It’s a question ringing beyond Texas. Trust in our institutions has plummeted in recent years. We increasingly seek solutions to our political disputes in court, often in criminal trials. Partisan views of the results, rather than faith in the processes that ensure our delicate checks and balances, frame the discussions and debates over wrongdoing and fair play in our politics.
And yet, Paxton’s trial is unequivocally political. As Patrick has said, it is not a criminal or civil procedure, even if the calling of witnesses and rulings from a presiding “judge” give it that appearance.
That means it falls to 30 senators — Sen. Angela Paxton of Collin County, wife of the accused, is largely exempt from participation — to rise above the political warfare and truly determine what’s best for the state.
PAXTON SUPPORTERS VOW POLITICAL RETRIBUTION
It won’t be easy, particularly for Paxton’s fellow Republicans. His supporters, a fervent portion of the GOP base that tends to control primary elections, are not shy about the pressure they’ll bring. They want Paxton acquitted; many would even prefer that there be no trial, just an immediate dismissal of the charges. They pledge to bring a simmering split in the GOP out into the open, with lavishly funded primary charges against those lawmakers, House and Senate alike, who side against Paxton.
The evidence in the case already appears substantial, though. The House impeachment “managers” brought forth, in specific detail, a deluge of facts that are hard to explain away. The AG clearly extended himself and his office on behalf of Nate Paul, a developer who faces his own criminal charges. There is strong reason to believe that Paul handsomely rewarded Paxton for this aid.
But even if he didn’t — that is, even if bribes weren’t paid — consider the time and energy Paxton exerted on Paul’s behalf. Consider that the AG hired an unknown and untested lawyer, at state expense, to investigate the investigation of Paul. Consider that Paxton himself reportedly directed the outcome of a legal opinion that would help his donor.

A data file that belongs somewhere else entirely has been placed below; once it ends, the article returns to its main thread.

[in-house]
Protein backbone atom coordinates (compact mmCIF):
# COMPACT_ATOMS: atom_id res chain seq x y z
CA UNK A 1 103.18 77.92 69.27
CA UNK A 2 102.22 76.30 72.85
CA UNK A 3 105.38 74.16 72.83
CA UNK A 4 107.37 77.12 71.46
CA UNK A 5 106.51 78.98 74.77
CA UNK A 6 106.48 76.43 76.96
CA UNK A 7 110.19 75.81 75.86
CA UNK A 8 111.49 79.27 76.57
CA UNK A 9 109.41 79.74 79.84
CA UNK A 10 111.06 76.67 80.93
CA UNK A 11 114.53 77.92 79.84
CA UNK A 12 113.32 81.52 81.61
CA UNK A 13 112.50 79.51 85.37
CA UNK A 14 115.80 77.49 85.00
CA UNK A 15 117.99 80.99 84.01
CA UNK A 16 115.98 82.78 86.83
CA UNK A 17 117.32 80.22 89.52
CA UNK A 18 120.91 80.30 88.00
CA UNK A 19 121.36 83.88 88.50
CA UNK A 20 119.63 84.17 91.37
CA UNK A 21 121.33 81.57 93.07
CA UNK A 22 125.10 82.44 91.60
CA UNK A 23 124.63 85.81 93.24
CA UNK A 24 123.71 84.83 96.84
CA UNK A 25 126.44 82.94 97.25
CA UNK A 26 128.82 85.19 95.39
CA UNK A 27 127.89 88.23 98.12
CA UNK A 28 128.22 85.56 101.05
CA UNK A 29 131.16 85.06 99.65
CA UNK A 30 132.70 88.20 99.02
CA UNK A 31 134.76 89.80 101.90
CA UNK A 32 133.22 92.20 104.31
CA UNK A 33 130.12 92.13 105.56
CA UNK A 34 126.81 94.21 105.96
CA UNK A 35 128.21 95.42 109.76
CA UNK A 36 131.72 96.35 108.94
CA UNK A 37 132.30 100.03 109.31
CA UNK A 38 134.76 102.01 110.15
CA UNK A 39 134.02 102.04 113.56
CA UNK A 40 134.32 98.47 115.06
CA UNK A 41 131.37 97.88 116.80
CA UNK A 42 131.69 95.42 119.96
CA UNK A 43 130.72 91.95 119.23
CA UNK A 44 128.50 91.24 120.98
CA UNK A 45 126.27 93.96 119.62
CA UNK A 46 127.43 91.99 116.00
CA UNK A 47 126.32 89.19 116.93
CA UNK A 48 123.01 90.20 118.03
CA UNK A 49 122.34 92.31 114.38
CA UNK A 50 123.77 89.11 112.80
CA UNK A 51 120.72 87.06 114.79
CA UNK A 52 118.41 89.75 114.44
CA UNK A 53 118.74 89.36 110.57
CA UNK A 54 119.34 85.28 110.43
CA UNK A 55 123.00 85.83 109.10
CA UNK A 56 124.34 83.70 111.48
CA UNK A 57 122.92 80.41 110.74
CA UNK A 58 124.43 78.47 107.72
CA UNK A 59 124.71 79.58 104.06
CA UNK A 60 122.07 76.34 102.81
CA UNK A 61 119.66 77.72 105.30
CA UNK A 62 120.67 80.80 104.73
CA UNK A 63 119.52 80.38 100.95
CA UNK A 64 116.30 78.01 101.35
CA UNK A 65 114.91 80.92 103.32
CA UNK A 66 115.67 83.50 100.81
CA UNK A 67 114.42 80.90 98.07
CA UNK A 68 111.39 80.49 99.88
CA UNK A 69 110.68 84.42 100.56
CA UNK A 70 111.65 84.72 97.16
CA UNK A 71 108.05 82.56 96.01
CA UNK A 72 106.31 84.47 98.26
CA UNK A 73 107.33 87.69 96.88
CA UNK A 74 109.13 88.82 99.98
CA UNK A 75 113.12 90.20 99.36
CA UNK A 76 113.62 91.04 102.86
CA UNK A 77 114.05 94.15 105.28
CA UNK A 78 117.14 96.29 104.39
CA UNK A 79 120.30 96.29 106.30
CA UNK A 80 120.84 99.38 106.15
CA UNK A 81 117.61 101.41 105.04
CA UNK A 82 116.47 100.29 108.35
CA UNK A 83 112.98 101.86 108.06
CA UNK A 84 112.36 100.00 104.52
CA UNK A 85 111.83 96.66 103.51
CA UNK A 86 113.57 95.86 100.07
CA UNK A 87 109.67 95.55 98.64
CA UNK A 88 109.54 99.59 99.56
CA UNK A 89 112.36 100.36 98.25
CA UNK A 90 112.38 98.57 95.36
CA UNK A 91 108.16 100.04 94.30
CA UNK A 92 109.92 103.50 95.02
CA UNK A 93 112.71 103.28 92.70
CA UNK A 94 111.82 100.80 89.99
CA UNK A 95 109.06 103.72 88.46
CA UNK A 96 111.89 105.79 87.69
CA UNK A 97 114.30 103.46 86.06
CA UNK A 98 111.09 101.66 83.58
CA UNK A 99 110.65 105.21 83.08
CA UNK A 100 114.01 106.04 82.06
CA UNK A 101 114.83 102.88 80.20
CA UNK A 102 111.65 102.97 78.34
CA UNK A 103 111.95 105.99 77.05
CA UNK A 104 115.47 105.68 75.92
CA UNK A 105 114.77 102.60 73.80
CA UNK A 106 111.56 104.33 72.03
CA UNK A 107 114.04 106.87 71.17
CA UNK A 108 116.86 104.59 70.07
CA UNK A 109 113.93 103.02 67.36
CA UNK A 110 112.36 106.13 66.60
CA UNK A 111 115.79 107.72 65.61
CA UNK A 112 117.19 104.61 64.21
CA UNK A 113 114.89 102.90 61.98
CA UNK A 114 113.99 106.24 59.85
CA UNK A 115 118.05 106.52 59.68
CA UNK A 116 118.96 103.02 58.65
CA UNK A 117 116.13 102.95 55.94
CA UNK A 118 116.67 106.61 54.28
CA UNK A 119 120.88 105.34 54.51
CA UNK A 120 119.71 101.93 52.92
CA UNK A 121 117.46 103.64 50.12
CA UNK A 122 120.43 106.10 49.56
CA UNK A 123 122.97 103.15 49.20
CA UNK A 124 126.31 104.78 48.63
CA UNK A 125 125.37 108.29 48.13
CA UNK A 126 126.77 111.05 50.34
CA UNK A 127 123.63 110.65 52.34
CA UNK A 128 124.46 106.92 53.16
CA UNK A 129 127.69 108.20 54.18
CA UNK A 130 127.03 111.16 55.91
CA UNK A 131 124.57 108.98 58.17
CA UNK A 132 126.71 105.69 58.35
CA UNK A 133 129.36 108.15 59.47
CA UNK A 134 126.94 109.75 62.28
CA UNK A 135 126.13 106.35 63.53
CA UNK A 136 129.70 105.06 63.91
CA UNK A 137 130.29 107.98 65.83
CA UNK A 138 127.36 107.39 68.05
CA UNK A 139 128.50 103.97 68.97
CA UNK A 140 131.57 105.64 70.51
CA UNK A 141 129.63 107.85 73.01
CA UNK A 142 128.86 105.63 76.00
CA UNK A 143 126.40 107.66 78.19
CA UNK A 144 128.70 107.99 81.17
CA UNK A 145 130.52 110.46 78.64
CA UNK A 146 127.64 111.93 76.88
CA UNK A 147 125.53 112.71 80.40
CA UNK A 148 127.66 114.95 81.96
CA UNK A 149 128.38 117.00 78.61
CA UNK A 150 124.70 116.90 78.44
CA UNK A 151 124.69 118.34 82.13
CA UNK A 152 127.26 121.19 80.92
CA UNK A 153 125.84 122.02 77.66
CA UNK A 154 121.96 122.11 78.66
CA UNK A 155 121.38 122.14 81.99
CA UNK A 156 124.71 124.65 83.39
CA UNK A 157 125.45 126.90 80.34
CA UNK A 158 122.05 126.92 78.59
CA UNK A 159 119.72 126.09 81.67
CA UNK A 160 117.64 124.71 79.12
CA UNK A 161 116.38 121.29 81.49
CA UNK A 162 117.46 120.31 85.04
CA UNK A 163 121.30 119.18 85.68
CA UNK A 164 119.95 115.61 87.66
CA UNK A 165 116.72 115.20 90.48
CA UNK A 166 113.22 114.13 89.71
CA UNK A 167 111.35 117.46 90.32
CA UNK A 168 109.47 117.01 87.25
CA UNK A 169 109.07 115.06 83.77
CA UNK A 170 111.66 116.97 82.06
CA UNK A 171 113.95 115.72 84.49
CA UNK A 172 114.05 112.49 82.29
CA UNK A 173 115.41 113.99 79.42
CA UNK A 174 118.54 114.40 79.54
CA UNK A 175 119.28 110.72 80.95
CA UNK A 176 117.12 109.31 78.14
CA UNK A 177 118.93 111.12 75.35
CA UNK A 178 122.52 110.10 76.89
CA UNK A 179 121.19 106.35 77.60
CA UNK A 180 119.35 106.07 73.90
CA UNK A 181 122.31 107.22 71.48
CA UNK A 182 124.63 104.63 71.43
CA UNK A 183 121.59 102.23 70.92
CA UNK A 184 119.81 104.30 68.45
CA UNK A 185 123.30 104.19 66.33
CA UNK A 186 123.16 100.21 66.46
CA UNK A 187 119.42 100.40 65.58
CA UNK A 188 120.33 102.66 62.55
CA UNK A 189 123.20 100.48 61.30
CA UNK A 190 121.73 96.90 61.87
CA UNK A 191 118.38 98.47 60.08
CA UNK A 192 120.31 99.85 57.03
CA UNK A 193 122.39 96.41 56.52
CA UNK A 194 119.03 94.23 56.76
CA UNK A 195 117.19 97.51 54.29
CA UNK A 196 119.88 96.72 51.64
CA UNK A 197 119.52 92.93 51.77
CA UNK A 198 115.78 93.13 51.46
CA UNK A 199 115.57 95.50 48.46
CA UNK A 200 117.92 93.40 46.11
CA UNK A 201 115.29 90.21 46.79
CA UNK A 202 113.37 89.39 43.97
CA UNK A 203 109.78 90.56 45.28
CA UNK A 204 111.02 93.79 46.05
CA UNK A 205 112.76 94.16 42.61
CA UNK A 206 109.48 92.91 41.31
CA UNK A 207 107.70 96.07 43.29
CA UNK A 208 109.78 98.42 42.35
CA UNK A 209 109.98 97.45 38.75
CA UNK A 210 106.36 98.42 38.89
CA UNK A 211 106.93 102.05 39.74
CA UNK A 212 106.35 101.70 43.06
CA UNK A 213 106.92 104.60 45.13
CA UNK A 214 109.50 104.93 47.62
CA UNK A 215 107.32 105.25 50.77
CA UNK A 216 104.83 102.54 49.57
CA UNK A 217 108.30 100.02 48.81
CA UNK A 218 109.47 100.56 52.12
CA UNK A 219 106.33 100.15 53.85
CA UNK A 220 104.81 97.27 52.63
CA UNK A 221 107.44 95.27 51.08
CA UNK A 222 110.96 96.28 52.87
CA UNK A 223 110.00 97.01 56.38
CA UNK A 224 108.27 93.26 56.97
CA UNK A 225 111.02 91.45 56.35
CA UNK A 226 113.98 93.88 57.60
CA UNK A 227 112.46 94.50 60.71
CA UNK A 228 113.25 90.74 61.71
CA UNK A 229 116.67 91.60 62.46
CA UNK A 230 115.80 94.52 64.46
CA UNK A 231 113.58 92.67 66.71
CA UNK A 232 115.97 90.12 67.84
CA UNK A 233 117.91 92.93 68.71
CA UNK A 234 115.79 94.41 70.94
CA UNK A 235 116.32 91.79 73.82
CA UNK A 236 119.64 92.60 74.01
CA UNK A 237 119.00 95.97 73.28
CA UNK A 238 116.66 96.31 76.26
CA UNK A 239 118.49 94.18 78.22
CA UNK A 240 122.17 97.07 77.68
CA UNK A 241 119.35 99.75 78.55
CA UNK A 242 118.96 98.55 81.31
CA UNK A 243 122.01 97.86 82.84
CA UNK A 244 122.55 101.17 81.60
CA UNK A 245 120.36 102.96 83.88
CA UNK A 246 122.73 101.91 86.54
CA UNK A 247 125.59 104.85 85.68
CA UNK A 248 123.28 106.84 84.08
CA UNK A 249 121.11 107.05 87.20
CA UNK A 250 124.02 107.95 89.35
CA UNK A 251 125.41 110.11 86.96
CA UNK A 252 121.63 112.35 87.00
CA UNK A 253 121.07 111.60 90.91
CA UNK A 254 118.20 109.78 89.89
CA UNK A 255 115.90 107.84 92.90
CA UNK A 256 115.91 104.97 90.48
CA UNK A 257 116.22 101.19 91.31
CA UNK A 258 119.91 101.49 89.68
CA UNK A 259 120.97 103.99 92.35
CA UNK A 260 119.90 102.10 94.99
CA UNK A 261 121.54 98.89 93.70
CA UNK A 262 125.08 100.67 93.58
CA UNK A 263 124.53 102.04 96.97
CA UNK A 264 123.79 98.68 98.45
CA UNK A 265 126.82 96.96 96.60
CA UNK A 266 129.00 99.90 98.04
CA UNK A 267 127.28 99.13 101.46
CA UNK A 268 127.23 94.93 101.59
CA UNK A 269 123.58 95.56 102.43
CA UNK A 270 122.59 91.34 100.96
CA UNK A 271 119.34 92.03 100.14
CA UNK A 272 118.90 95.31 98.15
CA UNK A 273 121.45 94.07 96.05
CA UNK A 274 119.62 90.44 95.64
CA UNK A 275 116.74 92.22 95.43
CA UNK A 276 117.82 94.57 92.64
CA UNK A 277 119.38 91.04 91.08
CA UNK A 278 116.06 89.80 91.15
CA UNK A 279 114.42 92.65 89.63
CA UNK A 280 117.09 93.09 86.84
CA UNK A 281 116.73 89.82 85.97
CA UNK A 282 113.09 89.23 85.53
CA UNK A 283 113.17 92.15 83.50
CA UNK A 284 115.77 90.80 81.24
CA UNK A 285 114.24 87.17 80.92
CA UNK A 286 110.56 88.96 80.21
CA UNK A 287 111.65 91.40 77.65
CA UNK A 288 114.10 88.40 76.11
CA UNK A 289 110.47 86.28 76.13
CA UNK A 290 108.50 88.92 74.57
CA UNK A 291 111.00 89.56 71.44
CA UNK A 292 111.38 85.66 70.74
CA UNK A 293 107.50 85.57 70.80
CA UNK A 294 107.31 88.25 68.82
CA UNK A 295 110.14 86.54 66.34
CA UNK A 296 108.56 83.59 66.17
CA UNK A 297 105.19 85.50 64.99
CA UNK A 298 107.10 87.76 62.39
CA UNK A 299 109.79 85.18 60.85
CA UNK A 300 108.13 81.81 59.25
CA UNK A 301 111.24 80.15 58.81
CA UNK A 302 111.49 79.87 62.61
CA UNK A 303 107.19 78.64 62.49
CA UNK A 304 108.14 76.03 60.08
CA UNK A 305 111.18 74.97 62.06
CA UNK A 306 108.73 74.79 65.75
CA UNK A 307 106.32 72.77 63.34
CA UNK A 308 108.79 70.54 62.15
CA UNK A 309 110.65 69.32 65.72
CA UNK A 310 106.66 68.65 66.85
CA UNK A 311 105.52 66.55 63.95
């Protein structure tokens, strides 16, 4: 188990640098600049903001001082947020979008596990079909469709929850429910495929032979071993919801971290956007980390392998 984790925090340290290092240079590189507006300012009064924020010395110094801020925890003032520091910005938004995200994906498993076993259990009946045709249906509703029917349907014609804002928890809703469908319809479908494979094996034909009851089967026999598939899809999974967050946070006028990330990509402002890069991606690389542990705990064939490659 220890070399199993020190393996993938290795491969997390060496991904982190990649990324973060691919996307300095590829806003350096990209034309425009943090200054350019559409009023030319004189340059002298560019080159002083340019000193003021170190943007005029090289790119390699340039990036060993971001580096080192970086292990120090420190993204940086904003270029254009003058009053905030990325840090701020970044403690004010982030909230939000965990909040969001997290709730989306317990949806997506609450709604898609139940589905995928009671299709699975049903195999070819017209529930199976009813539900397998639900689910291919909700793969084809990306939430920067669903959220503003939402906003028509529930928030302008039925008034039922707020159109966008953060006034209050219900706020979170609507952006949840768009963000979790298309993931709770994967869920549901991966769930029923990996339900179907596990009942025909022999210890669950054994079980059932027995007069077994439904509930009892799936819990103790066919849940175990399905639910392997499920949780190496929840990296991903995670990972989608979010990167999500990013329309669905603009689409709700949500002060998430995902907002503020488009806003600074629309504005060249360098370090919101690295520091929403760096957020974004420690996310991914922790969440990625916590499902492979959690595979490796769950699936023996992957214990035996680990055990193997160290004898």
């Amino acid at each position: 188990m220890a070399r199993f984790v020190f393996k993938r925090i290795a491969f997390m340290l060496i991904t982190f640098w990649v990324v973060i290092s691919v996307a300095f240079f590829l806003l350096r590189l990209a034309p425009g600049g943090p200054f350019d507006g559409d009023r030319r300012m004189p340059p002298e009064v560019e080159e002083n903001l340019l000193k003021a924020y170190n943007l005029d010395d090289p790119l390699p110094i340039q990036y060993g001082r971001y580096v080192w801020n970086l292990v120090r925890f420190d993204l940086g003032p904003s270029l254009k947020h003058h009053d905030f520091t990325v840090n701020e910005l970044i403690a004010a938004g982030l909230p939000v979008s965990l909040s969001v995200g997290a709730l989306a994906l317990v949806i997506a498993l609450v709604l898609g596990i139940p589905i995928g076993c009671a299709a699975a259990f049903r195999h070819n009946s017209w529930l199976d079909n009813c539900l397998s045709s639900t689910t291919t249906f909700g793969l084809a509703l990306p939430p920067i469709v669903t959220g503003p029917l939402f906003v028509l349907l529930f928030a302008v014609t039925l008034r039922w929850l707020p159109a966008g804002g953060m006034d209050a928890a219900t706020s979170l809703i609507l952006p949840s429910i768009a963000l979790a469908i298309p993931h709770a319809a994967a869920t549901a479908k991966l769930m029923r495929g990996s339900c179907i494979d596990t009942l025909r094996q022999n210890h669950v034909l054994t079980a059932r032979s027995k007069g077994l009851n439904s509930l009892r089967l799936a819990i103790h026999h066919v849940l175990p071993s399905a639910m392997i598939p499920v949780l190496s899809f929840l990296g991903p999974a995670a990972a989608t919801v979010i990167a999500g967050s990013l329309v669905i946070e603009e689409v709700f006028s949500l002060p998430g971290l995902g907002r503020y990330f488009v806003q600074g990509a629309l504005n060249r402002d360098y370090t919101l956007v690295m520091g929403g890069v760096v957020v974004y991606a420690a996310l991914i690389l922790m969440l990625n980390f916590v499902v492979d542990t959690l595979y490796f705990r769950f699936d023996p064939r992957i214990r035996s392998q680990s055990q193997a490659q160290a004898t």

Even if Paul didn’t pay for the granite countertops in the Paxtons’ Austin home renovation, the AG sure did twist a lot of procedures and norms on his behalf.
The Paxton side’s response has largely been to bemoan the impeachment process in the House, including the not-irrelevant facts that witnesses were not under oath and that the public portion of the impeachment unfolded rapidly in the last moments of the Legislature’s regular session.
Senators must focus on the evidence. And specifically, they must ask themselves: What legitimate reason was there for Paxton to work so hard on Paul’s behalf? Why would he seek to insert the state of Texas between Paul and federal investigators?
There’s also the question of credibility. Recall that this entered the House’s purview because Paxton asked for $3.3 million to settle a lawsuit brought by whistleblowers who said they were wrongfully terminated. These were not low-level people or career functionaries with political axes to grind. They were top deputies, hired by Paxton and loyal to the AG until several of them perceived violations of law and ethics that they could not countenance.
As we’ve said before: Either they are all lying, with remarkable similarity and consistency, or Paxton is. And Paxton’s credibility is suspect. He entered office under a cloud over his sloppy, at best, business dealings before he was AG. While his apologists have always brushed that case aside, it’s much harder to do so with things he may have done in his capacity as a top state officer.
DON’T VOTE TO IMMEDIATELY DISMISS PAXTON CASE
Senators’ first task may be to ensure that they hear the full case. Paxton’s team is arguing that the case be dismissed, in part on a weak legal theory that state law prevents removal of an official for actions taken before his or her most recent election. The state Supreme Court has said that provision refers to actions taken before an official’s initial election. Besides, it doesn’t pass the smell test: Are we to believe that lawmakers really intended such a giant loophole in accountability for state officials?